Elon Musk has been talking about his plans to bring affordable internet to everyone in the world for years. Back in 2014, The Wall Street Journal reported that the founder of SpaceX and Tesla was figuring out how to launch small satellites into space to create a high-speed network with the capability of reaching everyone on the planet.
This week, SpaceX will take a significant step forward in their mission to turn that dream into a reality. The company will be launching two test satellites on February 21, after initial plans to begin on February 17 were delayed to "perform final checkouts of upgraded fairing."
SpaceX's ambitious goal to launch over 4,000 lightweight satellites into orbit is currently expected to be completed by 2024.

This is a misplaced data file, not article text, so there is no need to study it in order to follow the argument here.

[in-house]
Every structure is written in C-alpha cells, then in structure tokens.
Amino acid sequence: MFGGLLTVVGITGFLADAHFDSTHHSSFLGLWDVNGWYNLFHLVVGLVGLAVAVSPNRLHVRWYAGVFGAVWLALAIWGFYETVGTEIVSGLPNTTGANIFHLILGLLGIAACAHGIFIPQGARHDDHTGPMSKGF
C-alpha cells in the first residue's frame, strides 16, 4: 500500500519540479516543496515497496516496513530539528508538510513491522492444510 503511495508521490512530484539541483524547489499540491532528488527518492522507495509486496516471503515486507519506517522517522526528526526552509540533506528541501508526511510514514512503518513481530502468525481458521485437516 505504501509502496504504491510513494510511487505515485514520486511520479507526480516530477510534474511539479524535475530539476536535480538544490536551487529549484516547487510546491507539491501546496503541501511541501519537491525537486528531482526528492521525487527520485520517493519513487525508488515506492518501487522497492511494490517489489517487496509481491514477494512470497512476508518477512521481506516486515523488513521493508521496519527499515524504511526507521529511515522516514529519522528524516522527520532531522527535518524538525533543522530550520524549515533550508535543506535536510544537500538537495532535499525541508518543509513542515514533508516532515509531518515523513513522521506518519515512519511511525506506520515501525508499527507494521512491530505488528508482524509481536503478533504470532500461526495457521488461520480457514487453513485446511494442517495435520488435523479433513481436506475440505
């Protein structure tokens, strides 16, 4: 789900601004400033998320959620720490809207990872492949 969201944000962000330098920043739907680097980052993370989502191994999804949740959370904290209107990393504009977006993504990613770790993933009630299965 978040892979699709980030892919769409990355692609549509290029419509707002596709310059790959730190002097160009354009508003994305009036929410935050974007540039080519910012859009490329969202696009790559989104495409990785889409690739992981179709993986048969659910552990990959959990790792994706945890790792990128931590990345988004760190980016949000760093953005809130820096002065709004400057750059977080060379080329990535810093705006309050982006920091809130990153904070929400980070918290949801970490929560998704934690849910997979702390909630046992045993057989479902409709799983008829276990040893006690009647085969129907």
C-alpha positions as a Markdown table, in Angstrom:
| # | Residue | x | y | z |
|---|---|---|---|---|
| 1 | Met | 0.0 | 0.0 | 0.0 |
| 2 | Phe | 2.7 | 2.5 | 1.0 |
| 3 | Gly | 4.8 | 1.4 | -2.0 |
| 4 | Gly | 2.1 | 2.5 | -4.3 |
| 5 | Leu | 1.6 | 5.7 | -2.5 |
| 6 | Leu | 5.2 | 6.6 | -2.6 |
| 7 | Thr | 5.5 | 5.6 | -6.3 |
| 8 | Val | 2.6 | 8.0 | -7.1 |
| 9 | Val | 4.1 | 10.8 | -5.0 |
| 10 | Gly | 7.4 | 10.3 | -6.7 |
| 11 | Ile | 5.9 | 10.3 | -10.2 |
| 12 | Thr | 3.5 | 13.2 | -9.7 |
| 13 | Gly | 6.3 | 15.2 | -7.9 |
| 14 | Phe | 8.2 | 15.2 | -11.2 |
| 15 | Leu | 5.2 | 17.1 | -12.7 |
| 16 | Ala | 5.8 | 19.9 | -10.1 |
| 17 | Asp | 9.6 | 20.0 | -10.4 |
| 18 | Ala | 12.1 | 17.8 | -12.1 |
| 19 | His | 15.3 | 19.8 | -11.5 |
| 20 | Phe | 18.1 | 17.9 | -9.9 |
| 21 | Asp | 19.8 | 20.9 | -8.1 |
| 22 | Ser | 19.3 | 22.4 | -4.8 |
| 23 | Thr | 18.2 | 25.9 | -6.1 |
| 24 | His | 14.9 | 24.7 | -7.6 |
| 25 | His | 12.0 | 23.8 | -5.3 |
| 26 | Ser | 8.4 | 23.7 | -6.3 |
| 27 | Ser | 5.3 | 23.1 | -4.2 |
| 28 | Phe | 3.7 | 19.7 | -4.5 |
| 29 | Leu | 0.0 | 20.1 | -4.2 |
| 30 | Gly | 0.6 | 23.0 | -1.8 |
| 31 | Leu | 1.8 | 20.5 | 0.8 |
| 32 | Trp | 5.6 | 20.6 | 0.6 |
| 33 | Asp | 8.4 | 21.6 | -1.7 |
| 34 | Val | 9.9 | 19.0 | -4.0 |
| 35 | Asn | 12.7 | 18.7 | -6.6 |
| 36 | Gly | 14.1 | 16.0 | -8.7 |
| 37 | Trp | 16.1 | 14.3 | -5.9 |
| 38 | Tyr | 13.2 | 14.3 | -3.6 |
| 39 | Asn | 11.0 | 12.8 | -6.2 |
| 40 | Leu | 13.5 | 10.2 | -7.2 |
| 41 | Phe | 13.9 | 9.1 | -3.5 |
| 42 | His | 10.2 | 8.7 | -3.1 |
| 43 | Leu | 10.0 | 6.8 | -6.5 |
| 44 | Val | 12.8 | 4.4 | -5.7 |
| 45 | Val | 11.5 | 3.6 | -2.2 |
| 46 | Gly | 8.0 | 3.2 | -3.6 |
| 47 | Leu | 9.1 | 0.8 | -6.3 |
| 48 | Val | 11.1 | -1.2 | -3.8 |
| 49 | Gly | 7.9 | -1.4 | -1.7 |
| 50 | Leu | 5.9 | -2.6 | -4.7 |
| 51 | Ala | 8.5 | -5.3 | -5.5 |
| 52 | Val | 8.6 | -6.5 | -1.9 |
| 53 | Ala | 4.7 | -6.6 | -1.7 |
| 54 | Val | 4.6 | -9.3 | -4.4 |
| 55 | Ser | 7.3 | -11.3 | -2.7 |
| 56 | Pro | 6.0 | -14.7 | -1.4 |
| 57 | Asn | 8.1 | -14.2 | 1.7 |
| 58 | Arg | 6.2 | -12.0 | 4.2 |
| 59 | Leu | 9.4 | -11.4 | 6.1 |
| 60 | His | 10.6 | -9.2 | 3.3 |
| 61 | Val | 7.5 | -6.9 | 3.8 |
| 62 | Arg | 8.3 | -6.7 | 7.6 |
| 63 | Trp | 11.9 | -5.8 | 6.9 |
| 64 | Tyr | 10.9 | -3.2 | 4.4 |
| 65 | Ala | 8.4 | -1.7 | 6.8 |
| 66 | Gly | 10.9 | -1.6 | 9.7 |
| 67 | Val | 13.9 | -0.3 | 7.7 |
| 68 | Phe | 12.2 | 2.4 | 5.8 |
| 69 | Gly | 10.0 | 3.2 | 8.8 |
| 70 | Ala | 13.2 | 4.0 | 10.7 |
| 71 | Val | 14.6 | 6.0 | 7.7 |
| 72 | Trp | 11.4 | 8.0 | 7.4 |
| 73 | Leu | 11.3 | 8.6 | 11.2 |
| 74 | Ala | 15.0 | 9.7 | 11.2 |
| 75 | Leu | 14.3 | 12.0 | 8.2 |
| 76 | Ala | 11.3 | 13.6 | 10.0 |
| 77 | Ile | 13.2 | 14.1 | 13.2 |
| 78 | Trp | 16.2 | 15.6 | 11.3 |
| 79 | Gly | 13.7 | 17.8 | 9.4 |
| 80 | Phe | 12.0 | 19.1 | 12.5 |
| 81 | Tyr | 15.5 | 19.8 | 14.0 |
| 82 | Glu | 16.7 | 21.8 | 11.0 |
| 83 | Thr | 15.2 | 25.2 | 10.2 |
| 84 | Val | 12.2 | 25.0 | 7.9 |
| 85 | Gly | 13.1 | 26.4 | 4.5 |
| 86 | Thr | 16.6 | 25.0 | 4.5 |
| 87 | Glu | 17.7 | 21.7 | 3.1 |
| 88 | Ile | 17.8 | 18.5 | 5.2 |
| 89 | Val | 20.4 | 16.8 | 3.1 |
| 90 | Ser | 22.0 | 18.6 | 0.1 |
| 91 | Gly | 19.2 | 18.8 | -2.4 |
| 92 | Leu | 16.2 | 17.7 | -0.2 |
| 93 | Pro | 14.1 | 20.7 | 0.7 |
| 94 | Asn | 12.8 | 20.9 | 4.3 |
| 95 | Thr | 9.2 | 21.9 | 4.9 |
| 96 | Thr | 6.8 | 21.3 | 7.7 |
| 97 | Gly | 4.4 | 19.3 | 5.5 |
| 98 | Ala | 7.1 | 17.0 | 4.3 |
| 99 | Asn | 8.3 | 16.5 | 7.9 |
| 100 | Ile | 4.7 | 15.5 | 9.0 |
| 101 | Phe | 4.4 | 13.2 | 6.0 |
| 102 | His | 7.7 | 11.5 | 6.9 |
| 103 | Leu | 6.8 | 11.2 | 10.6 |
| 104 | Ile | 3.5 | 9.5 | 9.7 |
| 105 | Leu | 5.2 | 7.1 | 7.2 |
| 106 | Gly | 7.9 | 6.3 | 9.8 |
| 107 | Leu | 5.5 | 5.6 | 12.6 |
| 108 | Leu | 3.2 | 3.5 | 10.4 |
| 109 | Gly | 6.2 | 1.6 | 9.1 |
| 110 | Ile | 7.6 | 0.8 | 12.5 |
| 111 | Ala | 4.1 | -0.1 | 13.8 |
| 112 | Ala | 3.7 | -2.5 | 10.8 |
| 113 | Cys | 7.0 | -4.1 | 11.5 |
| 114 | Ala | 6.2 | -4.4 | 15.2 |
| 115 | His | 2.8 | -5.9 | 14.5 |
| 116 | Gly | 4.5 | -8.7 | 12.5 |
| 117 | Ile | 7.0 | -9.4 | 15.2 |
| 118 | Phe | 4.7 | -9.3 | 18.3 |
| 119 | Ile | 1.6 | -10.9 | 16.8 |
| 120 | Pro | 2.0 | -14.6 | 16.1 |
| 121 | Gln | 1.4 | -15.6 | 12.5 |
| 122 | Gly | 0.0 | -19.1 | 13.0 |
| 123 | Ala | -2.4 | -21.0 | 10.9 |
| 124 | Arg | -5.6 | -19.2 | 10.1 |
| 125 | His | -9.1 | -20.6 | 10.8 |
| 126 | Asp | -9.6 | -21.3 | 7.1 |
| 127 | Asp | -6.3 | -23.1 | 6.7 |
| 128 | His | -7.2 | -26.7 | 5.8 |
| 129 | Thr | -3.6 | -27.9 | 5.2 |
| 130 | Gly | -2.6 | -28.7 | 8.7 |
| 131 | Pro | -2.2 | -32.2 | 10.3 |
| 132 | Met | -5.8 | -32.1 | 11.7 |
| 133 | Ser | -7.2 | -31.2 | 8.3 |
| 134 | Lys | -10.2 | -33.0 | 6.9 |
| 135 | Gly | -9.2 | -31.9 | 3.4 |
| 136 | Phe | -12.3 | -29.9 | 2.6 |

While the project (which goes by the name of Starlink) is on course to cost over $10 billion, Musk expects the revenues from the internet service to be quite lucrative. In 2015, he explained that this is all part of a longer-term plan to help fund a city on Mars: "This is intended to generate a significant amount of revenue, and help fund a city on Mars. So in looking in the long term, and saying what's needed to create a city on Mars, well, one thing's for sure: a lot of money. So we need things that will generate a lot of money."
Of course, things like this are prone to delays. Regardless of when this all becomes a reality, though, it is pretty exciting to think about the possibilities of a global high-speed internet network funding a future city on Mars. While we wait, here's some slow-motion footage of SpaceX's Falcon Heavy launch from earlier this month. It's rocket porn. Enjoy.